Pulling the Strings: Tarr & Hranitzky’s Werckmeister Harmonies


Werckmeister Harmonies bears all the hallmarks of a serious, adult art film:

1. Arcane title

Exotic, alluring, referring (we’re told at one point) to the musical theories of one Andreas Werckmeister, whose researches concentrated as much on the gaps between notes as the notes themselves.

2. Unusually long running-time

For a film to run much beyond two hours these days, it must either be a bloated Hollywood epic (Pirates of the Caribbean, 141 minutes) or its diametric opposite, i.e. a serious, adult art film. Then again, 145 minutes counts as very nippy for Tarr Bela (in Hungary, surnames are given first), whose Satantango clocks in at 450 minutes. His films tend to far sprawl beyond the two hour-mark because of his fondness for…

3. Unusually long takes.

The opening sequence, in which after-hours drinkers in a rural bar are arranged to simulate a lunar eclipse, sets the tone at around ten minutes. Later, the camera follows two men as they walk down a street, keeping pace and showing them in profile. We get the whole of their long walk down the street, roughly five minutes without dialogue. Tarr has even been referred to as “the master of the long take.”

4. Black and white.

Dream-like, hypnotic monochrome courtesy of regular Tarr collaborator Medvigy Gabor. (although, according to some sources, no fewer than seven different cinematographers worked on the movie).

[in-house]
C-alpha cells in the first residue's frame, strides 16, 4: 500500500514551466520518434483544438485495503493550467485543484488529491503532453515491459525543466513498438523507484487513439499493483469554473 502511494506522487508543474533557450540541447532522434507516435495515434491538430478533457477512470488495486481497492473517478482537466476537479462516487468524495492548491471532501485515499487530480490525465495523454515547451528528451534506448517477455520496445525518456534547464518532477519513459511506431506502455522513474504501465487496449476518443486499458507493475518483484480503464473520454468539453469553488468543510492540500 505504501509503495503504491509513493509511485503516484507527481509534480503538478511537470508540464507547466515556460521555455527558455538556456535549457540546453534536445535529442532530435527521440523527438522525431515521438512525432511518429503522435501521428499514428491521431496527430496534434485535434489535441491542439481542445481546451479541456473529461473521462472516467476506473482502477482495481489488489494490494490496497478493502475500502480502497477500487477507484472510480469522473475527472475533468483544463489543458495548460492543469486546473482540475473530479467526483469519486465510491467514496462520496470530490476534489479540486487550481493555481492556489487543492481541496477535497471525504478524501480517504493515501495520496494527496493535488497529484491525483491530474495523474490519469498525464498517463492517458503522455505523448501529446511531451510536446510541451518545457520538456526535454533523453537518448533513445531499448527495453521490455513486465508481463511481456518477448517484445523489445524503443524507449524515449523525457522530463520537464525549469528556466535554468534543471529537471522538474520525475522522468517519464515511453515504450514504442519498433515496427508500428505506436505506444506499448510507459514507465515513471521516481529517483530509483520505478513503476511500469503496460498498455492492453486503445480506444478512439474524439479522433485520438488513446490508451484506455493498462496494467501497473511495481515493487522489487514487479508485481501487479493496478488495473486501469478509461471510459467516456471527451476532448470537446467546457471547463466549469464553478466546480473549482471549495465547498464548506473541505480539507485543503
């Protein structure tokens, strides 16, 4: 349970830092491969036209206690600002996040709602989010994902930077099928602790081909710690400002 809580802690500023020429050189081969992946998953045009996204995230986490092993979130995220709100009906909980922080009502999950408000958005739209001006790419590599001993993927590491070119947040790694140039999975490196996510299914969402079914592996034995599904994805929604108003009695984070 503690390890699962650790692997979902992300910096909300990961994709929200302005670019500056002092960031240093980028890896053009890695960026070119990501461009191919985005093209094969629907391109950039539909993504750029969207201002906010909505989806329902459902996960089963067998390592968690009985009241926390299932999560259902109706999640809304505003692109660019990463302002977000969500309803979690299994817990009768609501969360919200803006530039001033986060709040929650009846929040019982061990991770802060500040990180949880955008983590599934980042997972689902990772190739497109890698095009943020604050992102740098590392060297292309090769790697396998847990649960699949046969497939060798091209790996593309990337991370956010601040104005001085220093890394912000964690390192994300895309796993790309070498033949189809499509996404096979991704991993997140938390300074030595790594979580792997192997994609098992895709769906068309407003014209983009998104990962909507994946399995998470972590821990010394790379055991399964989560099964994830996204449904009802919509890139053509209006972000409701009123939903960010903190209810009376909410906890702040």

5. Subtitles.

The dialogue is, unsurprisingly, in Hungarian – although in one scene two ‘characters’ speak an unspecified, untranslated language which sounds vaguely Russian. And two of the main actors are dubbed from German, their presence reportedly a condition of international co-financing arrangements: Lars Rudolph, who appears in almost every scene of the movie as innocent villager Janos, and Hannah Schygulla, as his sinister ‘aunt’ Tunde.

6. Obscure plotting.

We’re in an isolated town in the middle of the Hungarian plain. It’s the depth of winter, and the ‘circus’ arrives. Except, as another critic has so succintly put it, this is “the kind of circus where nobody has any fun.” The ‘circus’ mainly consists of a dead whale-carcass transported around in a huge corrugated metal container. The main attraction, however, is ‘The Prince’ – apparently some kind of legless genetic freak who is never seen (except in shadow-profile), but exerts some kind of bizarre demagogic power on all who hear his scratchy metallic voice.

The mood of the town is bleak and threatening: shabbily-dressed men-folk congregate dourly in the main square, and the forces of law and order – Aunt Tunde and her police-chief lover, decide that something must be done. They rope in Tunde’s former husband, Mr Eszter (Peter Fitz), for whom Janos operates as a part-time carer, to head a fascistic-sounding ‘Clean Town Movement.’ The townsfolk are eventually moved to violent action – though it’s unclear whether this is a result of Tunde’s nebulous movement, or because of the actions (or inactions) of the ‘Prince’. They storm the local hospital, as the horrified Janos looks on.

7. Portentous dialogue.

From the that opening bar-scene, with its sonorous talk of eclipse, the characters seldom simply talk to each other. Instead they converse, exchanging ominously dark warnings and philosophical prognostications. These include a discourse on various harmonic theories – including Werckmeister’s – by the learned Eszter.